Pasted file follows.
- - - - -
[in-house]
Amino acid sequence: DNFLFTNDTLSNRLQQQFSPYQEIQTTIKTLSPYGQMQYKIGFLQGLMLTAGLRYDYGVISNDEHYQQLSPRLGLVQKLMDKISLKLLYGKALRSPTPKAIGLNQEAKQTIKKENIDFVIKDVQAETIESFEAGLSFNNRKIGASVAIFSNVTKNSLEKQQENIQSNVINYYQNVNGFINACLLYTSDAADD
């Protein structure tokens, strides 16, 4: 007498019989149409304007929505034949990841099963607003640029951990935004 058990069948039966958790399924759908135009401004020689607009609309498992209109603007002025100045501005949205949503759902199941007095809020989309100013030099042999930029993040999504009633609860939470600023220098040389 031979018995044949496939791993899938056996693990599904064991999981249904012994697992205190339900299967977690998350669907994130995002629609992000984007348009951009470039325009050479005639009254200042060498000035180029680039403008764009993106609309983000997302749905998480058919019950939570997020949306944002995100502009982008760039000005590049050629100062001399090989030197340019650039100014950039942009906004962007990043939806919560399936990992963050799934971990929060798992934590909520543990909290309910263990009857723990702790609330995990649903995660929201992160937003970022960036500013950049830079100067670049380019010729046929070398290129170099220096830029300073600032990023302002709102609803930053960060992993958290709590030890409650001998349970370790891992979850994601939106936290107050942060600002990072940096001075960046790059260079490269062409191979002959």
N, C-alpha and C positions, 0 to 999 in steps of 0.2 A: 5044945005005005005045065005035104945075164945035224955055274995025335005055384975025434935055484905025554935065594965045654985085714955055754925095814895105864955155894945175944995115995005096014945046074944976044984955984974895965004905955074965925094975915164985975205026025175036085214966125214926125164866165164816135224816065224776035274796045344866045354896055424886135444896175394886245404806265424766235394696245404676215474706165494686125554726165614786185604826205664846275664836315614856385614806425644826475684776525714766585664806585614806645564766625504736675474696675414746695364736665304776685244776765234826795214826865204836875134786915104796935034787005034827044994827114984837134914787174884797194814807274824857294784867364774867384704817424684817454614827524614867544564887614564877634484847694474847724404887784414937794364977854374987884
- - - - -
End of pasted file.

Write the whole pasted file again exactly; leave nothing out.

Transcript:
[in-house]
Amino acid sequence: DNFLFTNDTLSNRLQQQFSPYQEIQTTIKTLSPYGQMQYKIGFLQGLMLTAGLRYDYGVISNDEHYQQLSPRLGLVQKLMDKISLKLLYGKALRSPTPKAIGLNQEAKQTIKKENIDFVIKDVQAETIESFEAGLSFNNRKIGASVAIFSNVTKNSLEKQQENIQSNVINYYQNVNGFINACLLYTSDAADD
């Protein structure tokens, strides 16, 4: 007498019989149409304007929505034949990841099963607003640029951990935004 058990069948039966958790399924759908135009401004020689607009609309498992209109603007002025100045501005949205949503759902199941007095809020989309100013030099042999930029993040999504009633609860939470600023220098040389 031979018995044949496939791993899938056996693990599904064991999981249904012994697992205190339900299967977690998350669907994130995002629609992000984007348009951009470039325009050479005639009254200042060498000035180029680039403008764009993106609309983000997302749905998480058919019950939570997020949306944002995100502009982008760039000005590049050629100062001399090989030197340019650039100014950039942009906004962007990043939806919560399936990992963050799934971990929060798992934590909520543990909290309910263990009857723990702790609330995990649903995660929201992160937003970022960036500013950049830079100067670049380019010729046929070398290129170099220096830029300073600032990023302002709102609803930053960060992993958290709590030890409650001998349970370790891992979850994601939106936290107050942060600002990072940096001075960046790059260079490269062409191979002959």
N, C-alpha and C positions, 0 to 999 in steps of 0.2 A: 5044945005005005005045065005035104945075164945035224955055274995025335005055384975025434935055484905025554935065594965045654985085714955055754925095814895105864955155894945175944995115995005096014945046074944976044984955984974895965004905955074965925094975915164985975205026025175036085214966125214926125164866165164816135224816065224776035274796045344866045354896055424886135444896175394886245404806265424766235394696245404676215474706165494686125554726165614786185604826205664846275664836315614856385614806425644826475684776525714766585664806585614806645564766625504736675474696675414746695364736665304776685244776765234826795214826865204836875134786915104796935034787005034827044994827114984837134914787174884797194814807274824857294784867364774867384704817424684817454614827524614867544564887614564877634484847694474847724404887784414937794364977854374987884